On rare occasions with enough begging, Dad would unleash me with his 626. Now that – that was a fun car. It was completely opposite of the Voyager – fun to drive, handled decently, a blast with the manual transmission, and put together solid. Where the Voyager was something I’d take three buddies with to pack in four more young ladies and go out on some gravel road, the 626 was something I’d take by myself or with a girl to go out and get lost. It was one of the better cars, to this day, I’ve ever driven despite its seeming lack of power from its 110 horsepower four cylinder. It was also great for finding a remote spot and staring at the stars through the sunroof..
Yet more often than not, the minivan was what I got sent out with. Towards the end of my 16th year two things happened. First, Dad got a new car and this time – listened to me. A fully loaded 1993 Mazda 626 ES replaced the 1990 626, red with tan leather and the oh so sweet V6 engine. In turn Mom’s minivan was sent packing in favor of keeping the 1990 626 around for her – a car she also loved. What did this mean? Neither parent was exactly enthused about setting me loose in their cars.
A plan was hatched thanks to the purchase of the newer nicer cars, and the taking off of my Mom’s real estate career. In a desperate bid to get my grades beyond “D’s make diplomas”, my parents in the fall of ’93 said that if I could keep my grades up – I’d get a car. My seat time since the purchase of the new Mazda had been severely limited, to the point where I was more often than not bumming rides with friends on the weekend. So with boredom setting in and desire for freedom I started searching for a car first, and working on my grades second.
Despite years of careful planning and pouring over magazines, my driving career had started with a.. sputter. I was out to change that, and had a clear plan of attack to do so. One thing I learned, and told myself – no matter what, I’d never drive or own minivan. Anything – anything – except for a minivan. And most definitely not a purple/maroon Chrysler minivan.
Related reading: CC 1989 Dodge Caravan Turbo – Desperate Measures
Sounds like the twin, save for color, of my grandparents’ van. ’89 (I think) Voyager SWB V6/auto, but theirs was an attractive ice blue shade with medium blue interior. They liked it well enough, and it was comfortable for passengers, but for a 16 year old it would definitely be a disappointment.
Though there is something to be said for being able to haul a lot of friends along. A friend of mine had a ’92 Olds Custom Cruiser as his first car, and more than once there were double-digit quantities of people packed into that thing. Of course, it had the 350 V8, an engine that was a bit more up to the task!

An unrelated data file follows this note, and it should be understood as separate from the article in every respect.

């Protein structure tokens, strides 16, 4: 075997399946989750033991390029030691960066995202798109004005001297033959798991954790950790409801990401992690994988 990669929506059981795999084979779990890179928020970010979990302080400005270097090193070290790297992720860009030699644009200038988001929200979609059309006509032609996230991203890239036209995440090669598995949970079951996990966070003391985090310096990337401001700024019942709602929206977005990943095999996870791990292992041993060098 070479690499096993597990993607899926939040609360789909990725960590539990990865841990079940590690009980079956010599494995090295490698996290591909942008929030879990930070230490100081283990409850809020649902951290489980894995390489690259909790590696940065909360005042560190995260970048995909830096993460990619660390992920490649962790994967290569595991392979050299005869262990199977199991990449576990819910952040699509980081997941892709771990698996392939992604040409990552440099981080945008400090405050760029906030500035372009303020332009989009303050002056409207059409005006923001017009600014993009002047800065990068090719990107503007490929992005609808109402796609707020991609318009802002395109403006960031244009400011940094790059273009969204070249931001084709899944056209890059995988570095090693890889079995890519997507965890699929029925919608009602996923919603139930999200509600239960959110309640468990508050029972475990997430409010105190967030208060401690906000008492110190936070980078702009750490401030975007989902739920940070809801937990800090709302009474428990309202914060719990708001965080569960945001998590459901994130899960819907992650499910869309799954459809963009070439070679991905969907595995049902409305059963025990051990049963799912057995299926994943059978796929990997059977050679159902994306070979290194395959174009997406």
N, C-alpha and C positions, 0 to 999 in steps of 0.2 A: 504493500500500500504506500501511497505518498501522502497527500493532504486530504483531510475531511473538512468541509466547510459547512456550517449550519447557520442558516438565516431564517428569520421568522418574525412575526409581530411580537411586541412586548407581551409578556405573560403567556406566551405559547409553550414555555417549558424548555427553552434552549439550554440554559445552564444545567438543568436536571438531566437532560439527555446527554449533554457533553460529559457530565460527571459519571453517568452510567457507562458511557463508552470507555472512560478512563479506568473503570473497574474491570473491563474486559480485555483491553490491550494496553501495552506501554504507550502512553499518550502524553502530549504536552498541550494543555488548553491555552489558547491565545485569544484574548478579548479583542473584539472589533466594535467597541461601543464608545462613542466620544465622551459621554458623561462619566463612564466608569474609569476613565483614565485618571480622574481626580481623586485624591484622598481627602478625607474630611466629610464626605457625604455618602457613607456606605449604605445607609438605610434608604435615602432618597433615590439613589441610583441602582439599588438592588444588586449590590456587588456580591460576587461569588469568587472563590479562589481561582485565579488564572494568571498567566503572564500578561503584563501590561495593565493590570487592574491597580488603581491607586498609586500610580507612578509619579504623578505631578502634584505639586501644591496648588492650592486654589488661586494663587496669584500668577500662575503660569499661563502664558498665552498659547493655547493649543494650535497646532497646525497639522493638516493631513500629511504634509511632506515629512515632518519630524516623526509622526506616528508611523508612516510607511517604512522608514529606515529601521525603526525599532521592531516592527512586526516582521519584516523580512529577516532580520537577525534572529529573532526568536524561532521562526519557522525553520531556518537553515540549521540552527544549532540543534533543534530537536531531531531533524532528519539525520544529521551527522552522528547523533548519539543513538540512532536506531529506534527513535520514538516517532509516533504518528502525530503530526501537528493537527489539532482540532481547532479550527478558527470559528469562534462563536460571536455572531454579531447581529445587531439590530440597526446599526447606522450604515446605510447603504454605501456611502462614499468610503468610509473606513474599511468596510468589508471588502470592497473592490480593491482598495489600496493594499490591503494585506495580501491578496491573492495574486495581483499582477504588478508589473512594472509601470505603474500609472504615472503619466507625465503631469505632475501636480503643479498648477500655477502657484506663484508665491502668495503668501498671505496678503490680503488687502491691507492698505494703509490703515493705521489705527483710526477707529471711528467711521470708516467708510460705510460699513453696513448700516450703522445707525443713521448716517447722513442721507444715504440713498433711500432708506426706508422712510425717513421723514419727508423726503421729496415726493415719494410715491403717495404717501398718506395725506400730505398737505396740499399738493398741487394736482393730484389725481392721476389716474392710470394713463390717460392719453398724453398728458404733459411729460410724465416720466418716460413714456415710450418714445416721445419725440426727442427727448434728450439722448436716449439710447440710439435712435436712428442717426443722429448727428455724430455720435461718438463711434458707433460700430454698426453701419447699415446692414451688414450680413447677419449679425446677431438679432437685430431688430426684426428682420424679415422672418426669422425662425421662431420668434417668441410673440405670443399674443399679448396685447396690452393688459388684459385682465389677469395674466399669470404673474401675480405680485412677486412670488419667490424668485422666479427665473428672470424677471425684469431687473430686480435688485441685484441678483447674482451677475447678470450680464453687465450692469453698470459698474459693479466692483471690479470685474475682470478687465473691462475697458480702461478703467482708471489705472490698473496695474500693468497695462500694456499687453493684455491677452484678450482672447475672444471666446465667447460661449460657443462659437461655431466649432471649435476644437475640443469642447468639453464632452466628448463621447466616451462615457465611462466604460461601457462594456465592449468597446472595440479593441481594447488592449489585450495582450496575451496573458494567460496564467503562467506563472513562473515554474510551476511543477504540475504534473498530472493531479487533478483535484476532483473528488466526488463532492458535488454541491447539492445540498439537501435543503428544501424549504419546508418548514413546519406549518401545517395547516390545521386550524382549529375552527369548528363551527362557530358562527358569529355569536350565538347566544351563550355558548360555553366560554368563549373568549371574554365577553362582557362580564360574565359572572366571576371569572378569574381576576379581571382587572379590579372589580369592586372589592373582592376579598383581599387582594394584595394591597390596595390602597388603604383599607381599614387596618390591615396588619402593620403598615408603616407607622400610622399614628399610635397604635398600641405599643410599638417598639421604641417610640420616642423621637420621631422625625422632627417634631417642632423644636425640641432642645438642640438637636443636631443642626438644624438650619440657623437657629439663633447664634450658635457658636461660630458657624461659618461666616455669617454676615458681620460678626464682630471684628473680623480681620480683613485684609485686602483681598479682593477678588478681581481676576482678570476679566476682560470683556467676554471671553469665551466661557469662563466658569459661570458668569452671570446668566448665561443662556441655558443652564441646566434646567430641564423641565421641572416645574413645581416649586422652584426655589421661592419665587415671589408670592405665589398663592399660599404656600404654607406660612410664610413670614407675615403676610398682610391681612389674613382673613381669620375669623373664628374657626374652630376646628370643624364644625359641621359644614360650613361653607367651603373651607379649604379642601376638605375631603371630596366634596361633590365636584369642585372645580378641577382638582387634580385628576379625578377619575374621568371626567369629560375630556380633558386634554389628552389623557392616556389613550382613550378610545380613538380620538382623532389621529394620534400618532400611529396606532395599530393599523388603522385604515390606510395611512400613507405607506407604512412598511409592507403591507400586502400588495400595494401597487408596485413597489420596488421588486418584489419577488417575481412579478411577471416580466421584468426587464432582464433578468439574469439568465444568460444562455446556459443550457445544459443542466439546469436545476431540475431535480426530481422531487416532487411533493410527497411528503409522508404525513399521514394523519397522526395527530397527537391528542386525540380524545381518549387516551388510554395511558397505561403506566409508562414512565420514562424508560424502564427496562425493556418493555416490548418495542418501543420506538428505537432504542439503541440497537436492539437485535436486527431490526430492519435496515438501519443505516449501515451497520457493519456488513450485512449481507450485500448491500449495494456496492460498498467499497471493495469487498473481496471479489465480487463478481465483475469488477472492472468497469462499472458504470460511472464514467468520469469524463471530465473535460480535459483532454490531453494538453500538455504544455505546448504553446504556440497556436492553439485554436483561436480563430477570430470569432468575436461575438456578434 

My parents bought one of these in 1987. The only options were A/C and tinted windows. I really didn’t mind driving it. It road like my 1993 Dodge Spirit, but riding much higher. It lasted over 300,000 miles.
My dad had an 89, short model with 4cyl-auto in old lady light blue. I thought the little round knobs on the ceiling to open the cable actuated rear windows were cool.
the whole rest of the van was an embarrassment
My parents had the exact same van – short wheelbase Voyager in light blue with the 4 cylinder, because my dad didn’t want a Mitsubishi engine. Which is ironic, since he later ended up buying an Eagle Summit.
I only drove it once or twice. By the time I actually got my license, my parents replaced it with a ’98 Voyager, and sold the ’89 to my brother, who wanted it for his DJ business to carry equipment. As part of the deal, I got the ’87 LeBaron sedan that they had bought for him4 years earlier
When I was starting high school around ’96 there were two seniors who drove two different burgundy minivans, one being slightly older.
Towards the end of high school there was another senior in my class who drove a 1990 Chrysler minivan. One morning a teacher caught him swearing and when he was questioned about it, he complained that his van broke down and his mom wouldn’t allow him to drive her Camry. She didn’t trust him with it. Later on I heard that the same guy had a minor mishap in the parking lot with his van while adjusting his radio. He either mounted the curb or drove into something like a small tree and had to spend some money on repairs including $100 to replace a wheel.
My drivers ed. lessons were actually in a dark blue, fully loaded 1998 Plymouth Voyager. The lessons were mostly at night and during the end of the year when there was a bit of snow on the ground. I would drive my dad’s old Pontiac after getting my license and didn’t have my own car till after College. I guess it reminds me of the saying, “Beggars can’t be choosers!”